You don't say whether you are still together? If you aren't, please don't feel as though you have deserted him. There is only so much one person can take before becoming seriously ill. If you are still together, how are things now? Do you want to keep working at things or would you prefer a clean break?
  5. Determined2014

    Determined2014 Senior Contributor

    Loving an adddict is a very difficult thing, that majority of us can not handle, since it takes alot of patients and humbleness, like you said one should be able to tolerate all the lies, stealing and all that comes with it, one has to give such a relationship their all and all, I give you alot of credit for being able to hang in there that long, I wish there was more of people like you.
    ktdid likes this.
  6. TripleD123

    TripleD123 Senior Contributor

    We are still together. Married with children. Overall everything did work out in the end but I do still hold resentment towards him. Every so often something will come up that reminds me of the struggle he put me through and I become bitter, snarky, and rude. He has had one relapse in the last almost 5 years which didn't help anything but overall we are o.k. Couples therapy probably would help me with my resentment and him with his addiction but funds just aren't available to do so. So, here I am. This forum is cheap therapy. :)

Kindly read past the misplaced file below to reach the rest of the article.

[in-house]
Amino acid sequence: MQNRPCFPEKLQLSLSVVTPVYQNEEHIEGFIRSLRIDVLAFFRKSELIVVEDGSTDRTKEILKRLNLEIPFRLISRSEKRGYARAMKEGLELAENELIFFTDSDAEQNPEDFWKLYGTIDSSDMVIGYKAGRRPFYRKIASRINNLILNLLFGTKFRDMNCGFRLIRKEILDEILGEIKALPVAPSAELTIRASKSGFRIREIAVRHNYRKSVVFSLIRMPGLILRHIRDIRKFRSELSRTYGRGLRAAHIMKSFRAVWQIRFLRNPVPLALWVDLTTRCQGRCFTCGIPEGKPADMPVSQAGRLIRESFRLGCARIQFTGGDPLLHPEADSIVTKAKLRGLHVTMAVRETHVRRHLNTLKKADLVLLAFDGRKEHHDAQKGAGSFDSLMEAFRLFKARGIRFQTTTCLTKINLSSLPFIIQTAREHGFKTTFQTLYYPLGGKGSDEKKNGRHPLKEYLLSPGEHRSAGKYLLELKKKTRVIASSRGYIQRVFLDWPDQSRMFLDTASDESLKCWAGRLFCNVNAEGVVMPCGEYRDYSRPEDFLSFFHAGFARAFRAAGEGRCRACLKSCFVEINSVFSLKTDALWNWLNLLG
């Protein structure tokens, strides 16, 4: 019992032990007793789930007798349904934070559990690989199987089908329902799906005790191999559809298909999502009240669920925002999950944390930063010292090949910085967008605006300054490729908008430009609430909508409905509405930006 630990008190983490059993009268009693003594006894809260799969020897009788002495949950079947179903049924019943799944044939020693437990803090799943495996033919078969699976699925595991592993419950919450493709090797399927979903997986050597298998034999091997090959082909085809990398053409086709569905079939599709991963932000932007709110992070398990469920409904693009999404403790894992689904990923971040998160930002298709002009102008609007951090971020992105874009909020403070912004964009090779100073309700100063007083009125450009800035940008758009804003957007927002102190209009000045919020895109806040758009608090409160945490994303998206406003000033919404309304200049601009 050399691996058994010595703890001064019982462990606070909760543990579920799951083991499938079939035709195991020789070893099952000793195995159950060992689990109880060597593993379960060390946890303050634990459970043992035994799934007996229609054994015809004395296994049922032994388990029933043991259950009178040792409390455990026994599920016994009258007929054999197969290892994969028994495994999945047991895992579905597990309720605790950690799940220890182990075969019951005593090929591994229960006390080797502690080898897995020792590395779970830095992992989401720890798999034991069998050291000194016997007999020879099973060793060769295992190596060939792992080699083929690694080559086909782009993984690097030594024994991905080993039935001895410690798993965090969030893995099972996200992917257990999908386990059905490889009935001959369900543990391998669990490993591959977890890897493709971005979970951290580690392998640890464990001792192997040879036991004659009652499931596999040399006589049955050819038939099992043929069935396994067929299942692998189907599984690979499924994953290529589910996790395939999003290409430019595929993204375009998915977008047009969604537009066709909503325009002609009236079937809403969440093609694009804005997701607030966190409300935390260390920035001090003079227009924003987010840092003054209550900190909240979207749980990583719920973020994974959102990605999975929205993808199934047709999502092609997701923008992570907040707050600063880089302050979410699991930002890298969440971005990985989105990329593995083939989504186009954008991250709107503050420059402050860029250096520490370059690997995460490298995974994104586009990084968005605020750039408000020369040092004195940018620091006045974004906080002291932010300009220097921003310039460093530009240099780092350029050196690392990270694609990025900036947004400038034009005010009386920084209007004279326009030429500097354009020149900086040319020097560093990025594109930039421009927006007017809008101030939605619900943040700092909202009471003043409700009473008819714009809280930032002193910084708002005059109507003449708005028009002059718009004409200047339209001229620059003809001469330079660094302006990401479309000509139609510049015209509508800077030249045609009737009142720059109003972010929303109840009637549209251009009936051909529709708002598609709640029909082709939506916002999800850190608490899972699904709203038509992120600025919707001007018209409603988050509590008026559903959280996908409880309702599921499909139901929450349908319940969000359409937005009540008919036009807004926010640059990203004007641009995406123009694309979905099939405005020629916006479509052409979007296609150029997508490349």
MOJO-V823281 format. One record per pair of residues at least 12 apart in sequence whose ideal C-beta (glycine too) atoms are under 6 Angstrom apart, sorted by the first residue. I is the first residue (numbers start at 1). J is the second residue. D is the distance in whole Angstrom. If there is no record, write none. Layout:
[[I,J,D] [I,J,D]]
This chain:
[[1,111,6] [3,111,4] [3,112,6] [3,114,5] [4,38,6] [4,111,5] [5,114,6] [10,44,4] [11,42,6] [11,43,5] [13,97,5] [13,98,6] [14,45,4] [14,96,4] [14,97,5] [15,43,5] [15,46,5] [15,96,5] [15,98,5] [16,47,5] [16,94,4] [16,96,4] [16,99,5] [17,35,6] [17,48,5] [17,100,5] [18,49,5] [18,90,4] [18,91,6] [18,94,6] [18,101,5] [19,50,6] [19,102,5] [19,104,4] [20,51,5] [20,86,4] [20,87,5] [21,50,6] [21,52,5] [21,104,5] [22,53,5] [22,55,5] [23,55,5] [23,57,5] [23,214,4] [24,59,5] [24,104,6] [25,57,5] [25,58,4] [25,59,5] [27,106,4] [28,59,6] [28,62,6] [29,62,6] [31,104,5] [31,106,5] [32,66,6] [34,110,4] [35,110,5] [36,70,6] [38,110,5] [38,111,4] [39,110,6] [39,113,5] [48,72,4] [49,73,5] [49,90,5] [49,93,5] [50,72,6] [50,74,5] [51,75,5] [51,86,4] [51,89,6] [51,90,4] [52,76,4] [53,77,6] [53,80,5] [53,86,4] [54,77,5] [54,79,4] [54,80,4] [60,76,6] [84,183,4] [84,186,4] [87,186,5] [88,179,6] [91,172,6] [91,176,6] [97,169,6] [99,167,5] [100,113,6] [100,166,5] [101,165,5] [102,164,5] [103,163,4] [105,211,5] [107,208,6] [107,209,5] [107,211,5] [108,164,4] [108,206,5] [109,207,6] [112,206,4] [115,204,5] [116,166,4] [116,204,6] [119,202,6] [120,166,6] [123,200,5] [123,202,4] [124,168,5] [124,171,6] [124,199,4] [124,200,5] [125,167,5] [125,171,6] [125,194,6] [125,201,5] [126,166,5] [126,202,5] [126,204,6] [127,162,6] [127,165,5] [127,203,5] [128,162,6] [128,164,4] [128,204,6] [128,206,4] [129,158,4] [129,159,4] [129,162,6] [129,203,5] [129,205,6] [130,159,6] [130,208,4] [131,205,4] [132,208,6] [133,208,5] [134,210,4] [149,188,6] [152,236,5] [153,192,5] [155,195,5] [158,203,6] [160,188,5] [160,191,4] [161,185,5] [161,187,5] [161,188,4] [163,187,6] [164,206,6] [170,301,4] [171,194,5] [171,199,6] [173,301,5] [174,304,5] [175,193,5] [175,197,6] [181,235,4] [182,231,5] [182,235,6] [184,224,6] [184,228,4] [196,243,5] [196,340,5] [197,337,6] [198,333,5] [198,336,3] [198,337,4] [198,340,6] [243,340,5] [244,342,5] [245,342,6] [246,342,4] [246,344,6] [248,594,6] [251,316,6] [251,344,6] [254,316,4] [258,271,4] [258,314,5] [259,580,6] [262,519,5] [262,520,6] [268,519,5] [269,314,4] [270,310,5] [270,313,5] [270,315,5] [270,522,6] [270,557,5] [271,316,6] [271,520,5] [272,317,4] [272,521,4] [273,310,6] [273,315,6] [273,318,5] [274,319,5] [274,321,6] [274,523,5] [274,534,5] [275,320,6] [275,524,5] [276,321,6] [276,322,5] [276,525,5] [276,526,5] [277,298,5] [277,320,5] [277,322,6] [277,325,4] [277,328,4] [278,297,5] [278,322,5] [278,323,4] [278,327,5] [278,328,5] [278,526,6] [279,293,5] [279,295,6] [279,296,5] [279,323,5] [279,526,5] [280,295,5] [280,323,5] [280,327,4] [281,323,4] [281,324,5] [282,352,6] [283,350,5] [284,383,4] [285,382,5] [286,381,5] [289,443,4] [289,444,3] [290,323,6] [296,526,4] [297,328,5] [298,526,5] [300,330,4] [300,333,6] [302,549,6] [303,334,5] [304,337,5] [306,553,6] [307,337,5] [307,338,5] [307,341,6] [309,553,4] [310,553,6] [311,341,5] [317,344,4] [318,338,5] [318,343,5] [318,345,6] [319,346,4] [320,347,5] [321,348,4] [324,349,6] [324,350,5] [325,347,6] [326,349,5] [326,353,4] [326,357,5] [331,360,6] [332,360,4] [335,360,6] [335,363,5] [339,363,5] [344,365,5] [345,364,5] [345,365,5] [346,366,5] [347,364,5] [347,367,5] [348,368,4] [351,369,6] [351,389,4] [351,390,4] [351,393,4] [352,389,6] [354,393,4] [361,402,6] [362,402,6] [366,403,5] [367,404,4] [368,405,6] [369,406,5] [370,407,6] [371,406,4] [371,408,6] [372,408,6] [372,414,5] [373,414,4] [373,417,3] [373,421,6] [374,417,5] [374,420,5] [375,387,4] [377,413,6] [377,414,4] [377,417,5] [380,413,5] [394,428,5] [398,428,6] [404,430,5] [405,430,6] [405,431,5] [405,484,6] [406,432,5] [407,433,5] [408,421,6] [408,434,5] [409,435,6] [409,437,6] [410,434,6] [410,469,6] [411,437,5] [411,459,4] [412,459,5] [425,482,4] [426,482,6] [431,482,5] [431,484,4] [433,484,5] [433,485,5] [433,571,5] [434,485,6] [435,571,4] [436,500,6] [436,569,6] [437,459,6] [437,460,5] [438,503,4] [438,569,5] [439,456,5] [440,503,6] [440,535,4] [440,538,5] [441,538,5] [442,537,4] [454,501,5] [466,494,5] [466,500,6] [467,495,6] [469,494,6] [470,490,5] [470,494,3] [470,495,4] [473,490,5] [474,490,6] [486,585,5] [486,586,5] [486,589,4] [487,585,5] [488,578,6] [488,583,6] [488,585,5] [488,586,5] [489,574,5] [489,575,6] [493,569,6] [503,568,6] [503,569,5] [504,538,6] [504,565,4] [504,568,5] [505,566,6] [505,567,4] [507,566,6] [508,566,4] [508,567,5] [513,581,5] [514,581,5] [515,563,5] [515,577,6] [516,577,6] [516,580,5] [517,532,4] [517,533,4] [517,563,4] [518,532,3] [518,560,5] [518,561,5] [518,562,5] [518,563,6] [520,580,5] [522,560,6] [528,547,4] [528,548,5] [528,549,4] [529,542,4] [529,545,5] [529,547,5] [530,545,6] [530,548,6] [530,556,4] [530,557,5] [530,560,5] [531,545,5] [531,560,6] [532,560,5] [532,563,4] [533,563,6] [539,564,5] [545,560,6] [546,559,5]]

7. TripleD123

    TripleD123 Senior Contributor

    Looking back I went through many different waves of support. One moment I was an enabler, the next I was all about tough love, and then I was boxing up his stuff and telling him to get out of my life. I was unaware of it at the time but most of my efforts were useless. I was alone in all of it. My family had sort of deserted me with their own drug problems. My grandmother was the only support I had and then she died. So I was pretty much alone in the world. I had him, my dog, and my job. In the end I didn't have much choice but to hold on and deal with his problems. I'm just glad I didn't lose myself through it all.
  8. bsthebenster

    bsthebenster Community Champion

    While staying away from certain demographics can make for an easier life, not every addict is necessarily the way they are depicted in society. My father, for example, was physically dependent on alcohol up until maybe a month ago when he was forced to go on a diet that didn't include alcohol. He was - and is - a good person who would show up for work every day, feed me home cooked meals and help me with my homework every night. I also struggled with addiction in the past and, while people would reiterate the standard "never trust a junkie", I had never stolen, lied or broke anyone's trust. Sure, meth addicts may be more likely than the average person to be an asshole, but there are exceptions with everyone and everything. If someone were truly a good person, I wouldn't be overly turned off by their drug use.